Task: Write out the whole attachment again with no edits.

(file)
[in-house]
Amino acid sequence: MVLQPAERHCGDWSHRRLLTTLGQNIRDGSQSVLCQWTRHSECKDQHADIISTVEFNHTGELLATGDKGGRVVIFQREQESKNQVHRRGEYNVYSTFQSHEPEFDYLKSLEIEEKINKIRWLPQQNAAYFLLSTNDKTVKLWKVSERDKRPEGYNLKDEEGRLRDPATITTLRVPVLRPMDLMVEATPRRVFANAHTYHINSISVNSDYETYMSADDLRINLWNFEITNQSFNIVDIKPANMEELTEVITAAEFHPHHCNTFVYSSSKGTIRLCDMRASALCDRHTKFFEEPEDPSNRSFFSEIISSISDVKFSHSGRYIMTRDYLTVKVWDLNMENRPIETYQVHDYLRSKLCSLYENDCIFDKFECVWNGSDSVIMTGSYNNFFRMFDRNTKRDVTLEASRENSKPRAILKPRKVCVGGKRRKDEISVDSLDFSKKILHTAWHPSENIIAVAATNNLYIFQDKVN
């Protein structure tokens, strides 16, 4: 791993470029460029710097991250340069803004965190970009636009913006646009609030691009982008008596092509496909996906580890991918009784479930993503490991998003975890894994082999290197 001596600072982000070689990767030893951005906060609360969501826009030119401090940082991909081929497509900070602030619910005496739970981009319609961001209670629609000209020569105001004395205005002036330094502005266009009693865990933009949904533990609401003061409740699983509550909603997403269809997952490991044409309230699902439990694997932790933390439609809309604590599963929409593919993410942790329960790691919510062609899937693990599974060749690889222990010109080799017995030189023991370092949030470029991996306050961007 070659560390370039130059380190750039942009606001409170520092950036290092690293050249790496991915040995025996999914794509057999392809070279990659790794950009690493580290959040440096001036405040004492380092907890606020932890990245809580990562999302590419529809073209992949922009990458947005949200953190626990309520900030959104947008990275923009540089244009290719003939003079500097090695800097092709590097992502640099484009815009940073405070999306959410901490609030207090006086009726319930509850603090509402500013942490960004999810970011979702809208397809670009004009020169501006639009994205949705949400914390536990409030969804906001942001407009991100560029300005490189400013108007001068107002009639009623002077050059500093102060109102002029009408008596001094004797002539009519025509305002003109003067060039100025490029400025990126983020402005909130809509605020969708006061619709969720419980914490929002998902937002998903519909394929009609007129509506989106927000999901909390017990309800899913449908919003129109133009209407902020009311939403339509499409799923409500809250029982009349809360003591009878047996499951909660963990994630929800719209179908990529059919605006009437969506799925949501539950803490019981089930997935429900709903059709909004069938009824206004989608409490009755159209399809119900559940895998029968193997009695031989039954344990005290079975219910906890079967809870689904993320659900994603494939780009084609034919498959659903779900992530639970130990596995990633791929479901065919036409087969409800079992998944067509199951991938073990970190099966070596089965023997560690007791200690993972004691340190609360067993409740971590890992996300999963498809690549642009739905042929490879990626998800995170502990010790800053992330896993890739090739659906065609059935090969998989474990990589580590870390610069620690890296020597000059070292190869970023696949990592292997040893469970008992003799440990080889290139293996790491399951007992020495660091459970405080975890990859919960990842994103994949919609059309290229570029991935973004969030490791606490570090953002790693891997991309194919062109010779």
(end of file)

[in-house]
Amino acid sequence: MVLQPAERHCGDWSHRRLLTTLGQNIRDGSQSVLCQWTRHSECKDQHADIISTVEFNHTGELLATGDKGGRVVIFQREQESKNQVHRRGEYNVYSTFQSHEPEFDYLKSLEIEEKINKIRWLPQQNAAYFLLSTNDKTVKLWKVSERDKRPEGYNLKDEEGRLRDPATITTLRVPVLRPMDLMVEATPRRVFANAHTYHINSISVNSDYETYMSADDLRINLWNFEITNQSFNIVDIKPANMEELTEVITAAEFHPHHCNTFVYSSSKGTIRLCDMRASALCDRHTKFFEEPEDPSNRSFFSEIISSISDVKFSHSGRYIMTRDYLTVKVWDLNMENRPIETYQVHDYLRSKLCSLYENDCIFDKFECVWNGSDSVIMTGSYNNFFRMFDRNTKRDVTLEASRENSKPRAILKPRKVCVGGKRRKDEISVDSLDFSKKILHTAWHPSENIIAVAATNNLYIFQDKVN
């Protein structure tokens, strides 16, 4: 791993470029460029710097991250340069803004965190970009636009913006646009609030691009982008008596092509496909996906580890991918009784479930993503490991998003975890894994082999290197 001596600072982000070689990767030893951005906060609360969501826009030119401090940082991909081929497509900070602030619910005496739970981009319609961001209670629609000209020569105001004395205005002036330094502005266009009693865990933009949904533990609401003061409740699983509550909603997403269809997952490991044409309230699902439990694997932790933390439609809309604590599963929409593919993410942790329960790691919510062609899937693990599974060749690889222990010109080799017995030189023991370092949030470029991996306050961007 070659560390370039130059380190750039942009606001409170520092950036290092690293050249790496991915040995025996999914794509057999392809070279990659790794950009690493580290959040440096001036405040004492380092907890606020932890990245809580990562999302590419529809073209992949922009990458947005949200953190626990309520900030959104947008990275923009540089244009290719003939003079500097090695800097092709590097992502640099484009815009940073405070999306959410901490609030207090006086009726319930509850603090509402500013942490960004999810970011979702809208397809670009004009020169501006639009994205949705949400914390536990409030969804906001942001407009991100560029300005490189400013108007001068107002009639009623002077050059500093102060109102002029009408008596001094004797002539009519025509305002003109003067060039100025490029400025990126983020402005909130809509605020969708006061619709969720419980914490929002998902937002998903519909394929009609007129509506989106927000999901909390017990309800899913449908919003129109133009209407902020009311939403339509499409799923409500809250029982009349809360003591009878047996499951909660963990994630929800719209179908990529059919605006009437969506799925949501539950803490019981089930997935429900709903059709909004069938009824206004989608409490009755159209399809119900559940895998029968193997009695031989039954344990005290079975219910906890079967809870689904993320659900994603494939780009084609034919498959659903779900992530639970130990596995990633791929479901065919036409087969409800079992998944067509199951991938073990970190099966070596089965023997560690007791200690993972004691340190609360067993409740971590890992996300999963498809690549642009739905042929490879990626998800995170502990010790800053992330896993890739090739659906065609059935090969998989474990990589580590870390610069620690890296020597000059070292190869970023696949990592292997040893469970008992003799440990080889290139293996790491399951007992020495660091459970405080975890990859919960990842994103994949919609059309290229570029991935973004969030490791606490570090953002790693891997991309194919062109010779």